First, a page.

Did you know? - Ensenada (full name: Ensenada De Todos Santos), or Port of Ensenada for its port, is the third-largest city in the Mexican state of Baja California. It is located 116 km (about 70 miles) south of Tijuana. The city had a 2005 census population of 260,075, with the municipality having 413,481.
Ensenada is also the municipal seat of Ensenada Municipality, one of the five into which the state is divided. Ensenada is locally referred as La Bella Cenicienta del Pacífico (The Cinderella of the Pacific).
Did you know? - June Gloom (sometimes May Gray) is a Southern California term for a weather pattern that results in overcast skies with cool temperatures during the late spring and early summer in the mornings and afternoons. For example, June is the cloudiest month of the year in San Diego.
The condition is prevalent in many parts of the world where an offshore marine layer of stratus or stratocumulus clouds is common, such as the western coasts of continents—particularly off Peru, Namibia, Western Australia, and California. Such cloud systems are persistent year-round off the coast; in certain seasons they move ashore and create the cloudy, cool effect on land.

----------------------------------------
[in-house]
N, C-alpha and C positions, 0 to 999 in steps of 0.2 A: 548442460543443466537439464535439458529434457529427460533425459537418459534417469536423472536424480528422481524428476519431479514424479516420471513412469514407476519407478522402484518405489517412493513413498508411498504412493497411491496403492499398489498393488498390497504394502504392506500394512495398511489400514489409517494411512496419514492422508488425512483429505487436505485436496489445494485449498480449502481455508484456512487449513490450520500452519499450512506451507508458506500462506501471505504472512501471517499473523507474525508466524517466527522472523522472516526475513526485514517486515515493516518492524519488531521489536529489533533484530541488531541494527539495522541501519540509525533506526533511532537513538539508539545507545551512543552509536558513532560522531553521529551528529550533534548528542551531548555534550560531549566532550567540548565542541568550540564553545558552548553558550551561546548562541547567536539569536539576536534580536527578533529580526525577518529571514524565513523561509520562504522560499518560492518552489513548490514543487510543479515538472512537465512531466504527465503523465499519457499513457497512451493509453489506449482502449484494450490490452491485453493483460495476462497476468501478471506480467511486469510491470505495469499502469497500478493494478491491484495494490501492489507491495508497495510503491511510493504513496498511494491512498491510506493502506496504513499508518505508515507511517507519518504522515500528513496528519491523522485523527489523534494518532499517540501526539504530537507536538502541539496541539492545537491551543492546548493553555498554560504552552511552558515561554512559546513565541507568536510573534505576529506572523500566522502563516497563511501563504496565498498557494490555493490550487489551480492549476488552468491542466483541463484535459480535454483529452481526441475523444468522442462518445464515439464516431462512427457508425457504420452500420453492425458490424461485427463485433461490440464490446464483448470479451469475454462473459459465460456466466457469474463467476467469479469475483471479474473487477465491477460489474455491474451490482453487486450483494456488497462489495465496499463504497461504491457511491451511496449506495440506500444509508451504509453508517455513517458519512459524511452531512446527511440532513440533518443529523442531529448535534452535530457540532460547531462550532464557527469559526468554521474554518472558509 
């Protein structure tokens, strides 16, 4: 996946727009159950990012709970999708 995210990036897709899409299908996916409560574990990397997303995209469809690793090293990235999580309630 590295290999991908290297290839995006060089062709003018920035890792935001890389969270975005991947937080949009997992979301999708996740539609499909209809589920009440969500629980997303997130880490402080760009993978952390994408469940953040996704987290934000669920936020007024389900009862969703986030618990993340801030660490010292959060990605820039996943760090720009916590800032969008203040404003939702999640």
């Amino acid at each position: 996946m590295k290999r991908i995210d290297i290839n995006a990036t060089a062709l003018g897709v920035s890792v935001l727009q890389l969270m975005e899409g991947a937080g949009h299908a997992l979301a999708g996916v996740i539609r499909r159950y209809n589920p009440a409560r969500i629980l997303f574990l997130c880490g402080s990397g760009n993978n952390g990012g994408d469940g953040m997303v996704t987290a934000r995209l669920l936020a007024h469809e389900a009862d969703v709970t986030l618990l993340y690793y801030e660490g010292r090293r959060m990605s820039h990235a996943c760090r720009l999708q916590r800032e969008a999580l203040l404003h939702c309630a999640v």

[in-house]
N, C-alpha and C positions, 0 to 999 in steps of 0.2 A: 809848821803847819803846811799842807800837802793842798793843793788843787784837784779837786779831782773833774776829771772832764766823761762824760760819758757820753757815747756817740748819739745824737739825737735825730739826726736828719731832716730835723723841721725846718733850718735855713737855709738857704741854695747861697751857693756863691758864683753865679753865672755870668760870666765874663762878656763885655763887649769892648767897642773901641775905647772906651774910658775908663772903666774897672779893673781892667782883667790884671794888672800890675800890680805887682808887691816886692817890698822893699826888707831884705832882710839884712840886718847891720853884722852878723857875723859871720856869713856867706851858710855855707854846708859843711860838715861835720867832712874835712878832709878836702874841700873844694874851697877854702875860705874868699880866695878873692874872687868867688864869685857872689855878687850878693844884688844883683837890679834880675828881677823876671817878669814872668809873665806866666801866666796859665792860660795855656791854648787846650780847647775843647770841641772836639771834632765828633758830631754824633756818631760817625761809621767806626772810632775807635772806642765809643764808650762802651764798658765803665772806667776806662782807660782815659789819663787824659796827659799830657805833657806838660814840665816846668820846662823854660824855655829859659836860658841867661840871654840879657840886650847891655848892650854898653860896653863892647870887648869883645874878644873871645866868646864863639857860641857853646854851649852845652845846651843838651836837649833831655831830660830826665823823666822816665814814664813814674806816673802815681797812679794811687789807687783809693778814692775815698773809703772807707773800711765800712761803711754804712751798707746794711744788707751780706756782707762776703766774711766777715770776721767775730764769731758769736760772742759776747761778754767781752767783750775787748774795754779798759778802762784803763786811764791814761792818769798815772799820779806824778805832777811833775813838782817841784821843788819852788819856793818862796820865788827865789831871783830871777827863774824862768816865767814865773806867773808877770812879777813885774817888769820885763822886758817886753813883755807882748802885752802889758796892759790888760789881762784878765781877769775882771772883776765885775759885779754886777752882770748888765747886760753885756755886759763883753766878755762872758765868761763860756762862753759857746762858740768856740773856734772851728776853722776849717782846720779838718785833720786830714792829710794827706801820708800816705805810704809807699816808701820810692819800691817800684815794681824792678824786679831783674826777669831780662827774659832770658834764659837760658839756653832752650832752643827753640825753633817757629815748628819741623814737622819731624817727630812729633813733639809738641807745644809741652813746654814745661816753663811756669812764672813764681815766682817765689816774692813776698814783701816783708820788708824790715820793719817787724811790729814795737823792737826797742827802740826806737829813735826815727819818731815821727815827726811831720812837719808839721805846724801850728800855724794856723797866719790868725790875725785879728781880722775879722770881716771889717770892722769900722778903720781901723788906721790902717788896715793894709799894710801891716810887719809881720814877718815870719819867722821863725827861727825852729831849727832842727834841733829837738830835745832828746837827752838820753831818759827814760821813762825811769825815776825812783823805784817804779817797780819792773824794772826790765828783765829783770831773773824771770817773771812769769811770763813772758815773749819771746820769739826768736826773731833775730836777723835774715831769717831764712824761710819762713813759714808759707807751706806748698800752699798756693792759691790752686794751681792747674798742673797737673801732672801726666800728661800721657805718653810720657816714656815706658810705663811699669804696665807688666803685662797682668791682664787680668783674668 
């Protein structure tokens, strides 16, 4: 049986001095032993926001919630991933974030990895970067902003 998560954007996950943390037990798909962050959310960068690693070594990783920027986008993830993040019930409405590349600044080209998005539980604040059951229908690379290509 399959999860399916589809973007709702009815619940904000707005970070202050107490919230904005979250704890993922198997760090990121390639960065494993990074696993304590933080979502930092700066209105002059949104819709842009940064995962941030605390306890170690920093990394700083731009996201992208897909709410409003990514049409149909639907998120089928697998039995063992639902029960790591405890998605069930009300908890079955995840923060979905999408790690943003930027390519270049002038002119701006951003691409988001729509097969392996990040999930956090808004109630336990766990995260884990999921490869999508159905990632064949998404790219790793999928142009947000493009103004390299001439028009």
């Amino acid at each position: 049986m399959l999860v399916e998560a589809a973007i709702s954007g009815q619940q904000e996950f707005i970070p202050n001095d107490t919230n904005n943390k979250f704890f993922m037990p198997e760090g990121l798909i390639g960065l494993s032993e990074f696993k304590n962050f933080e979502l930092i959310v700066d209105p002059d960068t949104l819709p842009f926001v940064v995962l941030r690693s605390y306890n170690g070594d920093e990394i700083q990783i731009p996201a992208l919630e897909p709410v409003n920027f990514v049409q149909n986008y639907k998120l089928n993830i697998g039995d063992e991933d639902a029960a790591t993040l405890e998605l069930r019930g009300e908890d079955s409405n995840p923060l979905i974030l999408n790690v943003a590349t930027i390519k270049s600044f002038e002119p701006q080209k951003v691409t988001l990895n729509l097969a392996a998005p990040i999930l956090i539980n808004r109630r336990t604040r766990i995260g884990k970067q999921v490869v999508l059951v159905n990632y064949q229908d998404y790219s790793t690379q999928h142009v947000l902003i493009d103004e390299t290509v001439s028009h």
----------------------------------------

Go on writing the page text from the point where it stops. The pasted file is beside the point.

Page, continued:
Did you know? - The city is backed by small mountain ranges. Due to its location on the Pacific Ocean and Mediterranean latitude, the weather tends to be mild year-round. Although the winter rain season is short and the area is prone to prolonged droughts, Ensenada sits in the heart of a wine country that is widely regarded as the best in Mexico and the Americas with the Napa Valley in California.
One large flag... 450 feet in the air!
The Sea Lions welcomed us!
We are In Mexico Now!
Did you know? - The English word sombrero, a loanword from Spanish, typically refers to a type of hat originating in Mexico.
The Mexican sombrero is used for protection from the sun. It usually has a somewhat high pointed crown, an extra-wide brim (broad enough to cast a shadow over the head, neck and shoulders of the wearer, and slightly upturned at the edge), and a chin string to hold it in place. Cowboys generalized the word to mean just about any wide broad-brimmed hat.
In Mexico, peasant sombreros are usually made of straw, while wealthier people wear sombreros made of felt. They come in many designs with different colorings, woven patterns, and decorations. They are rarely seen in modern urban settings, except as part of folkloric outfits worn in certain festivities. The Mexican sombrero has become a national and cultural symbol, and is often used in traditional Mexican celebrations, especially by communities outside Mexico.